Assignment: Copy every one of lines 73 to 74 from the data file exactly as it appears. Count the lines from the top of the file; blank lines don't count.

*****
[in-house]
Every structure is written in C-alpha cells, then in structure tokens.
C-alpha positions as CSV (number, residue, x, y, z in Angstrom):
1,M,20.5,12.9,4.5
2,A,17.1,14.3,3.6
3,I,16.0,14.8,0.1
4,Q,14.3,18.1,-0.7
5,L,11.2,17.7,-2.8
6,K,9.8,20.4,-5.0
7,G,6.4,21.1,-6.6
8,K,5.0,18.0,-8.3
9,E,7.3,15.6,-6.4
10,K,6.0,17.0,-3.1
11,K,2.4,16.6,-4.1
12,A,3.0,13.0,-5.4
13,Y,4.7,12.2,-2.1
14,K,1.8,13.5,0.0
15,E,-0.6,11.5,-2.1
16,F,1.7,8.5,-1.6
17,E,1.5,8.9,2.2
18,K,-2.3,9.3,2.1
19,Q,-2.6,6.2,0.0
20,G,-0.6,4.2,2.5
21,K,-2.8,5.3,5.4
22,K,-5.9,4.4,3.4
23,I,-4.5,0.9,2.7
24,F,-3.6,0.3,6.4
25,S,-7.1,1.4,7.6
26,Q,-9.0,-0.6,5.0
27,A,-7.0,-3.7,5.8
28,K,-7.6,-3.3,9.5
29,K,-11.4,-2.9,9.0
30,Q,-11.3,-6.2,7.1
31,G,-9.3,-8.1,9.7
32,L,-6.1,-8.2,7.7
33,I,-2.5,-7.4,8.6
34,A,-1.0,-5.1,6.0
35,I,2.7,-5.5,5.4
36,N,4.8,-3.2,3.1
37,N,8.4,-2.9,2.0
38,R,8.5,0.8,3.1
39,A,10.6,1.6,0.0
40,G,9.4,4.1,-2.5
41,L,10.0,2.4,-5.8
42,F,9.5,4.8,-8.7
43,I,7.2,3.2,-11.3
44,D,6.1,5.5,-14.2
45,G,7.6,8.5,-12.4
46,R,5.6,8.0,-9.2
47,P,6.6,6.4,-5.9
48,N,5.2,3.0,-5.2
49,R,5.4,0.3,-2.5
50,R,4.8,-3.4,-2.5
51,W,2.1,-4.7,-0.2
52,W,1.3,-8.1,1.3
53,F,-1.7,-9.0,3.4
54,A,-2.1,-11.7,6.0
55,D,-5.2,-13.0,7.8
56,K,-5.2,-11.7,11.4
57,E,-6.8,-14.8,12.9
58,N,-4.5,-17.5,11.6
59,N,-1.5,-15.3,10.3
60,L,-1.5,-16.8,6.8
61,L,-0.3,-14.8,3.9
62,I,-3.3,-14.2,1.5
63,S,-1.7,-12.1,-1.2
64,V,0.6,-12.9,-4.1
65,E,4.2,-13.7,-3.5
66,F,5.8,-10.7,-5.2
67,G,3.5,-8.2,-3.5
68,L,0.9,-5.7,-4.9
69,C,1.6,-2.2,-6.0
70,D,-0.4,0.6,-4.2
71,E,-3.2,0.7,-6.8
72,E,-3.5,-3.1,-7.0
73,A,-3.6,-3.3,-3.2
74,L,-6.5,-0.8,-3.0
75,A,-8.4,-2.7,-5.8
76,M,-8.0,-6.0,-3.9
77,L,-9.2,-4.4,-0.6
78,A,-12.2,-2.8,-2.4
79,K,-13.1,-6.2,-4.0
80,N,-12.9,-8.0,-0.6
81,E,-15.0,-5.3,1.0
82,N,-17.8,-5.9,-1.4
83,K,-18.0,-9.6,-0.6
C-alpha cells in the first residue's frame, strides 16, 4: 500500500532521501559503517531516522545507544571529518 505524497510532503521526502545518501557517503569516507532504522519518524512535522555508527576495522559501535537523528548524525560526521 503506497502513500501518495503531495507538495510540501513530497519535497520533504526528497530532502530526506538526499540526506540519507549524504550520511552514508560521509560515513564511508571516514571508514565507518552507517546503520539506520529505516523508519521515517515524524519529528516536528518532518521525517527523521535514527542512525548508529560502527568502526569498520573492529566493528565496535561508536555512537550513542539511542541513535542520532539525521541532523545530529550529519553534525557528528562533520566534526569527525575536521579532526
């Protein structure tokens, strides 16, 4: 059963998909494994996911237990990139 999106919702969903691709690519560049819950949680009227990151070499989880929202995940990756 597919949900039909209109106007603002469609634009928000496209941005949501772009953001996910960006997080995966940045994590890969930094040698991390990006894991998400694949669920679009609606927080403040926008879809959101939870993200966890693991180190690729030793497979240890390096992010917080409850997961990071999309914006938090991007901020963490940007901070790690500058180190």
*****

70,D,-0.4,0.6,-4.2
71,E,-3.2,0.7,-6.8